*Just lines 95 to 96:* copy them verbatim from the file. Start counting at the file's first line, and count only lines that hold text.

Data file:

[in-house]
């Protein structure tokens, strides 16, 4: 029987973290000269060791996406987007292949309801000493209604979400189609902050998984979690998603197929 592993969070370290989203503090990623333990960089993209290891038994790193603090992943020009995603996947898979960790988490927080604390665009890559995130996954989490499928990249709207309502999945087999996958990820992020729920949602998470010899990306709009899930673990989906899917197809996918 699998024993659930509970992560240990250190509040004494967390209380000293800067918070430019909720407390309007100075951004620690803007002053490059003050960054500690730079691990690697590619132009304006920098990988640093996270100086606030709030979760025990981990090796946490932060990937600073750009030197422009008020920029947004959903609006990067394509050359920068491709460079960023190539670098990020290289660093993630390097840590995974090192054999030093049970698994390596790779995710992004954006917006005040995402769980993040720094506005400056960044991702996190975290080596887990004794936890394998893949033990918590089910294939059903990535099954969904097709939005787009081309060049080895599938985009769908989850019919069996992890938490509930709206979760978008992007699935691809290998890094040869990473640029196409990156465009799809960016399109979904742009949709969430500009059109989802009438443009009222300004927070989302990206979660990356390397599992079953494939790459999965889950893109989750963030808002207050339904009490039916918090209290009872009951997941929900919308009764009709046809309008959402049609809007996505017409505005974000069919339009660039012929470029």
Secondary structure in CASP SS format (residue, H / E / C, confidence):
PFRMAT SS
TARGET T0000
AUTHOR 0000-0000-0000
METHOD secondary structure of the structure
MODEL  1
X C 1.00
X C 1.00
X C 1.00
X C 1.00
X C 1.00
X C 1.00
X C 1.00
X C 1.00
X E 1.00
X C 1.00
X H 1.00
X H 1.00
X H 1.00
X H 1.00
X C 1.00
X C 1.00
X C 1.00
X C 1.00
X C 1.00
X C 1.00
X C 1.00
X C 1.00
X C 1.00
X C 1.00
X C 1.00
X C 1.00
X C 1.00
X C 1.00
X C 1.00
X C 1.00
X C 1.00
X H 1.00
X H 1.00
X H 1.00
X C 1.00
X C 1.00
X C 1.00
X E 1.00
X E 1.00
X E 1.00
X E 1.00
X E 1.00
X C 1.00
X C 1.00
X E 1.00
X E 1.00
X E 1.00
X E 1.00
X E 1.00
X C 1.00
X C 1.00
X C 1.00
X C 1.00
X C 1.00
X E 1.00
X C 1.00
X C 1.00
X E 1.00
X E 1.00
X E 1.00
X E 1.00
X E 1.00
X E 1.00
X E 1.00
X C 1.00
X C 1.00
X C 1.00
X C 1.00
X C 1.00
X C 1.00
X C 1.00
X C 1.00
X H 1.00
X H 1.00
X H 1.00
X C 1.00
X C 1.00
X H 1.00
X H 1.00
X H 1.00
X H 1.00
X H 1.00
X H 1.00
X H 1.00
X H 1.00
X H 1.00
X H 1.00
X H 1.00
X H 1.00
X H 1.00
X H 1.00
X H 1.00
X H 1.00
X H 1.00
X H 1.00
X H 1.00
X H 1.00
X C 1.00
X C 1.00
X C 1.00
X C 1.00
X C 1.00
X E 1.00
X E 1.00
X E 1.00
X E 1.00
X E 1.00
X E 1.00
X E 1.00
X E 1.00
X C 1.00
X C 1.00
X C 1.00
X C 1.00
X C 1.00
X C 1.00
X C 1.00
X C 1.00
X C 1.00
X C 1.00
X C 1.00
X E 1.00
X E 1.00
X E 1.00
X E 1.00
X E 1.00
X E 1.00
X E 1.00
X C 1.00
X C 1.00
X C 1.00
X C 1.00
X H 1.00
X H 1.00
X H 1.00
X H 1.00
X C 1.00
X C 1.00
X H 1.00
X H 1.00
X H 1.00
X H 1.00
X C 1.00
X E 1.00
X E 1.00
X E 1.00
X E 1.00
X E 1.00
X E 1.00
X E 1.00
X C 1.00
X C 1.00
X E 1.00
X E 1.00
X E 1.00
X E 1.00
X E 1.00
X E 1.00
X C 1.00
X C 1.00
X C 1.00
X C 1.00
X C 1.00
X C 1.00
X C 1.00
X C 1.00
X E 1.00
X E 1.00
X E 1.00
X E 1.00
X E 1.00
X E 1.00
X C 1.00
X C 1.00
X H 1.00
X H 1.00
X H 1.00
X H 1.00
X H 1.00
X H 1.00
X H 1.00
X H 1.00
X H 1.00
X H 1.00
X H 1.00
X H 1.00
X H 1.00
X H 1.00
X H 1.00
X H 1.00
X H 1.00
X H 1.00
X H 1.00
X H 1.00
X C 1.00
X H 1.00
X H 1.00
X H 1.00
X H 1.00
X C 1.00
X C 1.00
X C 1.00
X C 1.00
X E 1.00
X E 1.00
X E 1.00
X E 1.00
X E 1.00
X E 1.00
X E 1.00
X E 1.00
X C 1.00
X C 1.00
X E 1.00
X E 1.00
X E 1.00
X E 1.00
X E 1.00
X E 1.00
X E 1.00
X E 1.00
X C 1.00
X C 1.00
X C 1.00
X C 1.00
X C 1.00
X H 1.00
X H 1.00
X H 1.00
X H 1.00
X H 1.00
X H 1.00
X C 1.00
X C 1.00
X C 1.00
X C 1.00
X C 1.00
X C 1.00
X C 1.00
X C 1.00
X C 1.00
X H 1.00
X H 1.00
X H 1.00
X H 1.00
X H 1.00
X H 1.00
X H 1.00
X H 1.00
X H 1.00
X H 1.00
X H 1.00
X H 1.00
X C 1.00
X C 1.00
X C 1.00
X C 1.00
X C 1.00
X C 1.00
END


X H 1.00
X H 1.00